Lay a strong foundation for your U.S. History course with this kick-off project-based unit that examines the FORE American values (Freedom, Opportunity, Representation, and Equality) by exploring the ideas and contributions of the Founding Fathers as well as activists throughout the 1700s and 1800s who have all contributed to America’s thriving story of liberty, democracy, and success.
Featuring the voices of
Puritans & Founding Fathers, including Thomas Jefferson and Thomas Paine
Women’s rights activists Abigail Adams and Elizabeth Cady Stanton
African American rights activists Frederick Douglass and W.E.B Du Bois
The societal questioner, Henry David Thoreau
The peace-offering Chief Joseph
>>> 20 voices total to create a custom pick-and-choose unit!
By the end of this unit, your students will be able to
- Annotate and analyze written primary sources with the HIPPOS method and visual primary sources with the PIC method
- Utilize source-based evidence to support a claim in a DBQ essay
- Identify and evaluate uses of ethos, logos, and pathos to write own persuasive letters
- Locate and analyze current news media sources to make thematic connects between historical and current events
>>> Highly scaffolded, basic historical and source skill building, perfect for the first unit of the school year!
realizing a goal is useless without a detailed plan and committed actions.
The small collection of white, upper-class men of the late 1700s who make up the “Founding Fathers” seem to get all the glory of founding this exceptional nation. While their work is worthy of considerable recognition, is it at the expense of the brown, the female, and otherwise disenfranchised Americans? The men and women who took that original goal and fought to turn it into a real action plan of democracy to which the rest of the world looks to for guidance?
Take your students on a quest through our foundational first century (Independence through the late 1800s) exploring various spotlights on visionaries and activists while asking students to decide, “Who really then deserves the credit for founding America’s values?”
Leave the boring chronological textbook behind and head straight to the compelling sources that make this question central to our pride and identity as Americans, and empower your students develop their vision and action plan for themselves.
The beauty of a thematic unit is your freedom to mix-and-match, add-and-subtract: each activity is self-contained, allowing for complete customization to meet local standards, time restraints, and interests.
This unit can be done well in anywhere from 4 to 7 weeks.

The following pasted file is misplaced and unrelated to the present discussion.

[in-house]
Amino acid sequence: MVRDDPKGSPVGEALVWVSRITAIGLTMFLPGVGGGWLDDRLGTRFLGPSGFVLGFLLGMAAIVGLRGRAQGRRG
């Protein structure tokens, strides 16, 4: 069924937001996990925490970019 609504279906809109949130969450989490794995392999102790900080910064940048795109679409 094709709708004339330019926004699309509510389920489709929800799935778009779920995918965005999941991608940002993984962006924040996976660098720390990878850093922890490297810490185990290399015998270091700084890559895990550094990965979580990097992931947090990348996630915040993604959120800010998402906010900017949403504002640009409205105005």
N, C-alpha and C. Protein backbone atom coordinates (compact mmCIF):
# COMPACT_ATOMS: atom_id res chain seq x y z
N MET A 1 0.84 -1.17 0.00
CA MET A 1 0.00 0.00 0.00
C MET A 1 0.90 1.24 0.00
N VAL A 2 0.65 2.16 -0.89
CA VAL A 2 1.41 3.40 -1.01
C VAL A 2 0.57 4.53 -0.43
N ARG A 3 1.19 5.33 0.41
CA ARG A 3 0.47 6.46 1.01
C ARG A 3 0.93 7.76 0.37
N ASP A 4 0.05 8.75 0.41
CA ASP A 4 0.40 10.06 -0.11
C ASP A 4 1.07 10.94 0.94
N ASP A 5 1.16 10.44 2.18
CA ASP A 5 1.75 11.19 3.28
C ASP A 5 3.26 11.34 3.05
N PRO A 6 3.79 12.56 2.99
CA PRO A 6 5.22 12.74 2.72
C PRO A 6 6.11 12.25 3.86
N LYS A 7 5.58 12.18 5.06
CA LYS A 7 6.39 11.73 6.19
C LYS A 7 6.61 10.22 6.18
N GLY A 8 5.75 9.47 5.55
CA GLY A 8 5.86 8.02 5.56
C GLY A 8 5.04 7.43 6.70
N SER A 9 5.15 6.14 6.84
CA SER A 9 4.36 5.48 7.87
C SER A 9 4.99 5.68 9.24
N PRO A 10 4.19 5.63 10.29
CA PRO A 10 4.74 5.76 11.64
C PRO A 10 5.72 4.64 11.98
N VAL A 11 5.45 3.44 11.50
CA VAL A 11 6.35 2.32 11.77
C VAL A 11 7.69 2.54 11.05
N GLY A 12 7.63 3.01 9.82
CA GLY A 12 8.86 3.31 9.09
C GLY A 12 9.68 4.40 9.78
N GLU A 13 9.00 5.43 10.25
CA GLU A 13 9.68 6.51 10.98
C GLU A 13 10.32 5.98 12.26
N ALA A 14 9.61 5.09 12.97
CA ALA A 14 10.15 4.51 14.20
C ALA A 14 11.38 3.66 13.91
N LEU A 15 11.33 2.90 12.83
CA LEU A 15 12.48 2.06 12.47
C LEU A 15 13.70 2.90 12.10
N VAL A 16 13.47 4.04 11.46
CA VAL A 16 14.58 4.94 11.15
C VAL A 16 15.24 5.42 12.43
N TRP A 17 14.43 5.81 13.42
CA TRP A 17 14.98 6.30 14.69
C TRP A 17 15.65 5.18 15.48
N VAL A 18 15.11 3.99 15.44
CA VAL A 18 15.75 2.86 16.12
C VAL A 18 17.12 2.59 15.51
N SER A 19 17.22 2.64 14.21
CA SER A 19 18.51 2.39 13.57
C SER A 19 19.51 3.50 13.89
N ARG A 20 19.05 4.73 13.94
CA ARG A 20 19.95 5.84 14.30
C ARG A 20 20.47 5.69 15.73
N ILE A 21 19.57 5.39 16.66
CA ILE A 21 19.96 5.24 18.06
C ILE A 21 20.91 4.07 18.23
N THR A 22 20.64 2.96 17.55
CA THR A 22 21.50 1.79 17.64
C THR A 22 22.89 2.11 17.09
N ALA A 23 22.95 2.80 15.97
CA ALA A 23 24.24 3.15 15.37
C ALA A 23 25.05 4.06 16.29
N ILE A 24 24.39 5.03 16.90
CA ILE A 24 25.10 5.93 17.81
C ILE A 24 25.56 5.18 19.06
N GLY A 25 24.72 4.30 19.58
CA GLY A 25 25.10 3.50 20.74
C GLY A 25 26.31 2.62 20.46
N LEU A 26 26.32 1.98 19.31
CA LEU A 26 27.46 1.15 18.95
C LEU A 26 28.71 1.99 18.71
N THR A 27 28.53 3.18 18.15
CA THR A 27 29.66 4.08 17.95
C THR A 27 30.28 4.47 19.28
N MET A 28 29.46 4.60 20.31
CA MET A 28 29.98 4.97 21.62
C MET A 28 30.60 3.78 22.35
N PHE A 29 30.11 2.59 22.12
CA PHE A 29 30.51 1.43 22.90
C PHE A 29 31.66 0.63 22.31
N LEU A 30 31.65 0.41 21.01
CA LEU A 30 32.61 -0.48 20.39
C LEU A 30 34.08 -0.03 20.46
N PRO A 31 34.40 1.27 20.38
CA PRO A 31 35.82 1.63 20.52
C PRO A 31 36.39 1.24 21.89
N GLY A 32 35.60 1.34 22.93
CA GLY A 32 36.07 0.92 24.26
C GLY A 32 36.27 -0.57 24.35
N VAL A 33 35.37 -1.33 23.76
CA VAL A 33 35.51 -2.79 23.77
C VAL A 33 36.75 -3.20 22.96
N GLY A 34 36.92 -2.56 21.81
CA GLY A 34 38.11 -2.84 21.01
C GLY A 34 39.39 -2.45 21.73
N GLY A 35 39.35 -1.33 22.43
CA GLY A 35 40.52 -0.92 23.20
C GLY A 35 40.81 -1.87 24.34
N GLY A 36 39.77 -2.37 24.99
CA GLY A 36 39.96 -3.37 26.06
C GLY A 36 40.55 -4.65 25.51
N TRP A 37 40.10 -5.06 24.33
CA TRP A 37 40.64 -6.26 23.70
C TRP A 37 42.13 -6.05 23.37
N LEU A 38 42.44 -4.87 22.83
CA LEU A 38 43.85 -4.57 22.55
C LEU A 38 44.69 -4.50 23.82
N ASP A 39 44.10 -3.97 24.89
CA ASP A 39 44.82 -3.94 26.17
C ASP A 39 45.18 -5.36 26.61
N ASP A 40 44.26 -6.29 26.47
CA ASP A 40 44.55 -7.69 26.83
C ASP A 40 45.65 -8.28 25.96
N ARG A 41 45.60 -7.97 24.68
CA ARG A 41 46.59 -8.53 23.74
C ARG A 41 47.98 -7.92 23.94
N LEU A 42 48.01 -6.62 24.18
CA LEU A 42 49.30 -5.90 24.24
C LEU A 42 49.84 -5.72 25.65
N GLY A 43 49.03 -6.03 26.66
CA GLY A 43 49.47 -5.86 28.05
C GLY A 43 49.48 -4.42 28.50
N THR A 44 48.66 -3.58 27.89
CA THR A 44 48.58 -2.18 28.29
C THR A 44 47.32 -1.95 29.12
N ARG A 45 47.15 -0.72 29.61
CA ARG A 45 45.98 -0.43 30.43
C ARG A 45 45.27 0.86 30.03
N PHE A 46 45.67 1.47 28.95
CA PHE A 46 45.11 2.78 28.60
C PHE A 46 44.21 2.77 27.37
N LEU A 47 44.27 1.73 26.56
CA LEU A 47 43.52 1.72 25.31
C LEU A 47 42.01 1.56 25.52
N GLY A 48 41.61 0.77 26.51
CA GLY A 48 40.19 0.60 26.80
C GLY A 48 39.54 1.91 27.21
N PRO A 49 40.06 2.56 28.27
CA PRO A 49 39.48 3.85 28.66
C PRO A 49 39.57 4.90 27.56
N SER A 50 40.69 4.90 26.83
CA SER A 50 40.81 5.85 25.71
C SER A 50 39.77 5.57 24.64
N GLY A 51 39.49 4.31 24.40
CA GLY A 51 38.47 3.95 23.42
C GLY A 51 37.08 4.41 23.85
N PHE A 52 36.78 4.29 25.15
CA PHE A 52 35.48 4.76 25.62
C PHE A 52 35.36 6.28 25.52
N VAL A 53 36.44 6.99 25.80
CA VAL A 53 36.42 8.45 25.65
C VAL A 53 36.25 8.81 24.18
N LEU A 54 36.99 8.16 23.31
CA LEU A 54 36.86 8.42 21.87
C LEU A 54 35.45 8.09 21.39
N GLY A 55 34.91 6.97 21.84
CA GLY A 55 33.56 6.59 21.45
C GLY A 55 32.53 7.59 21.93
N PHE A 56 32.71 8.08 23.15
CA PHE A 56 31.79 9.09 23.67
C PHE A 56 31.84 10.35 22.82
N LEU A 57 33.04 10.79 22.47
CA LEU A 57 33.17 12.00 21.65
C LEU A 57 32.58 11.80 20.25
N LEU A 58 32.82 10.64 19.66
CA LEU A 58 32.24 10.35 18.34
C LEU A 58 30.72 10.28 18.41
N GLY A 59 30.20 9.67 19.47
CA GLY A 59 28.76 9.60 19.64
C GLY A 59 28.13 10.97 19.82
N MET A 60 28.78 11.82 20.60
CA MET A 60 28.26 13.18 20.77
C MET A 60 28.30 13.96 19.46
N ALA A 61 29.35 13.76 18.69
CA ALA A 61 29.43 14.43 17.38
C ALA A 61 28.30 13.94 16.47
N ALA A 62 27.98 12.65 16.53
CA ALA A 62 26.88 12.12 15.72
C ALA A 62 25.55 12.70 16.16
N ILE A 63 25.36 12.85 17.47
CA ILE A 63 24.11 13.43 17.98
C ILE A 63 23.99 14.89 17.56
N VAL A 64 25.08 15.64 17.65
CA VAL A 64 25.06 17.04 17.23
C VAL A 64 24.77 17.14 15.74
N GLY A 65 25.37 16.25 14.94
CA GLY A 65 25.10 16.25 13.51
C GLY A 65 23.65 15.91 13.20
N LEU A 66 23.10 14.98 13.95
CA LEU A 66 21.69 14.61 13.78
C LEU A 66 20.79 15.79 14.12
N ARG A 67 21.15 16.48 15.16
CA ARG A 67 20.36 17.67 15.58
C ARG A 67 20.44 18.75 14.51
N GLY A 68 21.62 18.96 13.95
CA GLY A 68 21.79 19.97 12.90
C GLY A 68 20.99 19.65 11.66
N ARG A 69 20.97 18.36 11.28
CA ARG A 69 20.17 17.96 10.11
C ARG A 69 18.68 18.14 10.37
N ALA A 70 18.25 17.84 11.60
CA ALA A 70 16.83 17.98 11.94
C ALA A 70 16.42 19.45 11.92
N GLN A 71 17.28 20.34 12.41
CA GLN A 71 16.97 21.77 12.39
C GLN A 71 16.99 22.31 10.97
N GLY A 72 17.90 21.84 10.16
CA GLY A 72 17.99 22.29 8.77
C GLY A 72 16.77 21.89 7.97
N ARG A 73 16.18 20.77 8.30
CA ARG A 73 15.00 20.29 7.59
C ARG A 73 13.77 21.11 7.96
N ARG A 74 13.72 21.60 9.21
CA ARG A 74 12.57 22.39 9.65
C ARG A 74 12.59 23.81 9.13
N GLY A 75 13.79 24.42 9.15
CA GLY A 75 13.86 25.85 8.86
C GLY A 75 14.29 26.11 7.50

Included in this complete unit:
- Unit Overview & 7 pages of Daily Lesson Plans from the unit hook to the final assessment
- Answer keys and rubrics (both CCSS-aligned and generic)
- 40-slide editable PowerPoint slideshow with portraits, links, and student directions
Student Materials & Activities
- Graphic Organizer & Concept Definition
for students’ unit-long note taking
- Unit Hook
Analysis of New Orleans Mayor Mitch Landrieu spring 2017 speech
- Current Day
collaborative brainstorm and discussion activity to introduce the FORE American values / News research and analysis activity to connect values with current events
- Foundational Visionaries
Puritans / Thomas Paine / Thomas Jefferson / Constitution Conventioneers
- Freedom Fighters
Benjamin Banneker / Frederick Douglass / Jourdan Anderson / W.E.B. Du Bois
- Opportunity Fighters
Molly Wallace / Mary Lease / Russell Conwell / Emma Lazarus
- Representation Fighters
Abigail Adams / Dorothea Dix / Henry David Thoreau / Terence V. Powderly
- Equality Fighters:
Michel-Guillaume-Jean De Crevecoeur / Elizabeth Cady Stanton / Lucy Stone / Chief Joseph
- 5 Skill Sheets
Annotating a Text, HIPPOS Document Analysis, PIC Image Analysis, TASTED News Media Analysis, Ethos / Logos / Pathos Analysis
2 Summative Assessments
- “Who founded America’s values?” DBQ Essay
complete with outline, writing, and rubric sheets (CCSS and generic)
- SMART Goal & Action Plan
project directions, template, and rubric sheets (CCSS and generic) based on your students' own reflection of their core values
Want the mini version of this?
U.S. History PBL Mini-Unit: SMART Goals in America's Foundations
include student notes sheets, two Visionary documents, one of each FORE value documents, and complete project. Makes a fantastic beginning-of-the-year project!
Want more U.S. History PBL Units?
Six Degrees of Separation:
kick off a study of our country’s political and physical features with a “Flat Stanley” style project
1900s American Immigration:
explore the American story of diversity and hard work through the words and statistics of immigrants, Ellis Island to Angel Island, to create and preserve an oral history of their own
1900s Protest Movements:
be inspired by Silent Sentinels to Alcatraz Occupiers to develop one’s own statement of protest or support
1900s American Heroes:
explore what it means to be a hero from Madam CJ Walker to John Glenn in order to nominate one’s own hero for recognition